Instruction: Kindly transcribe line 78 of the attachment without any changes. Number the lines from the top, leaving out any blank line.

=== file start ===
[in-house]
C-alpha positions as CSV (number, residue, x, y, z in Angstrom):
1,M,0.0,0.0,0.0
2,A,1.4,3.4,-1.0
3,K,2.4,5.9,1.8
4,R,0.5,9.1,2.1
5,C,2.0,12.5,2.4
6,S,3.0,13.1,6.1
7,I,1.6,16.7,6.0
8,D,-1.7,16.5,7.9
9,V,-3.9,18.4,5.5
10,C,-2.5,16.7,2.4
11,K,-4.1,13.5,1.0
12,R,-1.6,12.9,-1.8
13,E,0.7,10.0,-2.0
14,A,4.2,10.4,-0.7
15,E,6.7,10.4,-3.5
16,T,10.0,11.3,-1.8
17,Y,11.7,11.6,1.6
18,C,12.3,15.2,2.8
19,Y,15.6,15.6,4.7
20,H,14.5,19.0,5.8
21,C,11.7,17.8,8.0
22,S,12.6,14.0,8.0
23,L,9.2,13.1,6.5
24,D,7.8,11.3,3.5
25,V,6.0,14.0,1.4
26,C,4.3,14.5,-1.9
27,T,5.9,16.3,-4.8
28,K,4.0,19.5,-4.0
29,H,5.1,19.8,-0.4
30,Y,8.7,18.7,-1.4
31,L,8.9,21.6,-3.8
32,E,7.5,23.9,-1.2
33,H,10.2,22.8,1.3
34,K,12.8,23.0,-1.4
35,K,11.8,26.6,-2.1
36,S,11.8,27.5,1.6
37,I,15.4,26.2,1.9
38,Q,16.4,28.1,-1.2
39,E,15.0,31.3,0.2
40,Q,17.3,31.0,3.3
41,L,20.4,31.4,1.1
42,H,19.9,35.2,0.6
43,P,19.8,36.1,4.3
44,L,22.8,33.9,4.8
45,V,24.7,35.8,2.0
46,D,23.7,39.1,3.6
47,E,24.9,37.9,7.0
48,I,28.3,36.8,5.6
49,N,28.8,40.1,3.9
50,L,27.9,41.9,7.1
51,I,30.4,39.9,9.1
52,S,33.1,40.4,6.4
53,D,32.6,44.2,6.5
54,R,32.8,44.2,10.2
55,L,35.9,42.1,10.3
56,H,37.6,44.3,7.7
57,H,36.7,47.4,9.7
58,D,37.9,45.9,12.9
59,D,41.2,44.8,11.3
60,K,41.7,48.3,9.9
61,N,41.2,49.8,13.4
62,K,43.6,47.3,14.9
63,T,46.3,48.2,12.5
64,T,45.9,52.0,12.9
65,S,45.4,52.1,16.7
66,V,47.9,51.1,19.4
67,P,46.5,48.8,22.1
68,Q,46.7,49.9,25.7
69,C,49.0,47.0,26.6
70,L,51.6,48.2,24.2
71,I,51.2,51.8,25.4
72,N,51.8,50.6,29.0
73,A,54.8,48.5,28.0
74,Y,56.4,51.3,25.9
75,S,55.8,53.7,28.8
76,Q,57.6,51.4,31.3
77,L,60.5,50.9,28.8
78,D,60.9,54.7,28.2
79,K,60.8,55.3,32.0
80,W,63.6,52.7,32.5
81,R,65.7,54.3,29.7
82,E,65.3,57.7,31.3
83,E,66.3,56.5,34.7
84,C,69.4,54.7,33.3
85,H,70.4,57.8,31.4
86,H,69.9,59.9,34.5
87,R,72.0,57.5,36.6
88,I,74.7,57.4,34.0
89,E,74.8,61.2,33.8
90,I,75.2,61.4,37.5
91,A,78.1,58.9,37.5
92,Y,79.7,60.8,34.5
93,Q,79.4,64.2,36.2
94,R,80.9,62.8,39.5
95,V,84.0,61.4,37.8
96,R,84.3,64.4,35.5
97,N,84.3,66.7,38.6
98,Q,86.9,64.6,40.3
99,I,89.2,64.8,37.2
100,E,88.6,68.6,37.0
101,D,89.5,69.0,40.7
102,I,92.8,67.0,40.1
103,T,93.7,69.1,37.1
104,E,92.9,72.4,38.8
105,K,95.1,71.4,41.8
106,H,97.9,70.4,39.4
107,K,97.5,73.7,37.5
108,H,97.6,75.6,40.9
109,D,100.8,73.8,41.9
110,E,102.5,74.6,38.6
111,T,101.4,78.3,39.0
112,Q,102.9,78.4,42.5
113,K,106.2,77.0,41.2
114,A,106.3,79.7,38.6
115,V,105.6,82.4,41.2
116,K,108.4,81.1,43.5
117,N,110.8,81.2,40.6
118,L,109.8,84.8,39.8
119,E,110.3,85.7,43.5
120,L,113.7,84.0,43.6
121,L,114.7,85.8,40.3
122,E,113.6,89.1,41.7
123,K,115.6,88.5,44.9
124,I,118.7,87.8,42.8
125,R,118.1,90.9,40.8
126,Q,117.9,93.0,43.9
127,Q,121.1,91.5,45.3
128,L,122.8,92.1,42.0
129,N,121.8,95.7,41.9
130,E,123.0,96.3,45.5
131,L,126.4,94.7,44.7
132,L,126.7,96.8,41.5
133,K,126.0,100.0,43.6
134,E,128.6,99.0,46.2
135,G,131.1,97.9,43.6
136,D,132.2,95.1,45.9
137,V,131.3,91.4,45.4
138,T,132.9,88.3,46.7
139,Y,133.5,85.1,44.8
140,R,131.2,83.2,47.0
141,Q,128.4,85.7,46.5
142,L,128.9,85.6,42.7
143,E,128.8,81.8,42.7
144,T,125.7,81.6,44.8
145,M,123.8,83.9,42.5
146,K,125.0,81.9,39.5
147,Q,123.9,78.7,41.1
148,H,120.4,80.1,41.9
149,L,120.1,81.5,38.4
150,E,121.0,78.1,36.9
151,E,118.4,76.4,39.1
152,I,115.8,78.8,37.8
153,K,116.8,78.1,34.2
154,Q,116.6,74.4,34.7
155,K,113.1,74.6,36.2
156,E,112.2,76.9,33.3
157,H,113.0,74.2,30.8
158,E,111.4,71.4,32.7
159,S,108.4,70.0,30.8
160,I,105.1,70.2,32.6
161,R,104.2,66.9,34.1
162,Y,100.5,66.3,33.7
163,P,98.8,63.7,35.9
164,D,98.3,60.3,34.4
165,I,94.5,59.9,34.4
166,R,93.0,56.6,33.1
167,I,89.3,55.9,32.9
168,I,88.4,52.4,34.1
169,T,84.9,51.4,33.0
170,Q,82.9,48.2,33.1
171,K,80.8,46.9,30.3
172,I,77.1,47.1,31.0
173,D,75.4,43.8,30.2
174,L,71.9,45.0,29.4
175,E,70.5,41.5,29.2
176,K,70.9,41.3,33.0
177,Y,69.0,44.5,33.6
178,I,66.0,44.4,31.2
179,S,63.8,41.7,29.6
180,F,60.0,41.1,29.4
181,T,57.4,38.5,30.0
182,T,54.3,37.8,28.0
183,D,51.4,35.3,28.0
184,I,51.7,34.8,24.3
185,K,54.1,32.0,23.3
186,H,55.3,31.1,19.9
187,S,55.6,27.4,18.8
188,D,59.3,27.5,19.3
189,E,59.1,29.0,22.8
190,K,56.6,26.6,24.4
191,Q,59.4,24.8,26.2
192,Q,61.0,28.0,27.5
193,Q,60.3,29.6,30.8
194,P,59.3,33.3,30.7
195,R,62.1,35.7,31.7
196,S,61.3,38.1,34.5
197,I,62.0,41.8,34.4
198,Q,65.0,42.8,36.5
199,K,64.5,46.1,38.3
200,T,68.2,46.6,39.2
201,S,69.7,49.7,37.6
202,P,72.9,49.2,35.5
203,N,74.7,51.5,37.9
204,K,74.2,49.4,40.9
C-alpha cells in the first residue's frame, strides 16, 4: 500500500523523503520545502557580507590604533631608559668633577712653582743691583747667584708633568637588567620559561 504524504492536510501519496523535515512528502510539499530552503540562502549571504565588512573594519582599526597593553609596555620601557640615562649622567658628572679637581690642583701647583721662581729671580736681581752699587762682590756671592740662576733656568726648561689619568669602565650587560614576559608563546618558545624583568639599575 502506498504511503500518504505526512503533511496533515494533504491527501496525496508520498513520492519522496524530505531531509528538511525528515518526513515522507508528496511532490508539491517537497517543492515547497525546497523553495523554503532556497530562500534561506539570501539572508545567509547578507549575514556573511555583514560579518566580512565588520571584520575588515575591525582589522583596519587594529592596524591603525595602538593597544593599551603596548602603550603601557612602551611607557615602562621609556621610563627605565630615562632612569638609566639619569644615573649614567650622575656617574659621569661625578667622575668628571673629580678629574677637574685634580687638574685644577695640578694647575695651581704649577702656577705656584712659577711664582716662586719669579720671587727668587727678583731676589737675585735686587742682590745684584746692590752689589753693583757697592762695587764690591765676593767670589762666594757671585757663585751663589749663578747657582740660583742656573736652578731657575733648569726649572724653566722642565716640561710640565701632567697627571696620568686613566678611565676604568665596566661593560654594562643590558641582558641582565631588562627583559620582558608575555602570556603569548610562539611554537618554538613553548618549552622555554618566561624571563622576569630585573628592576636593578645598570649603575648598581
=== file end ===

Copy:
76,Q,57.6,51.4,31.3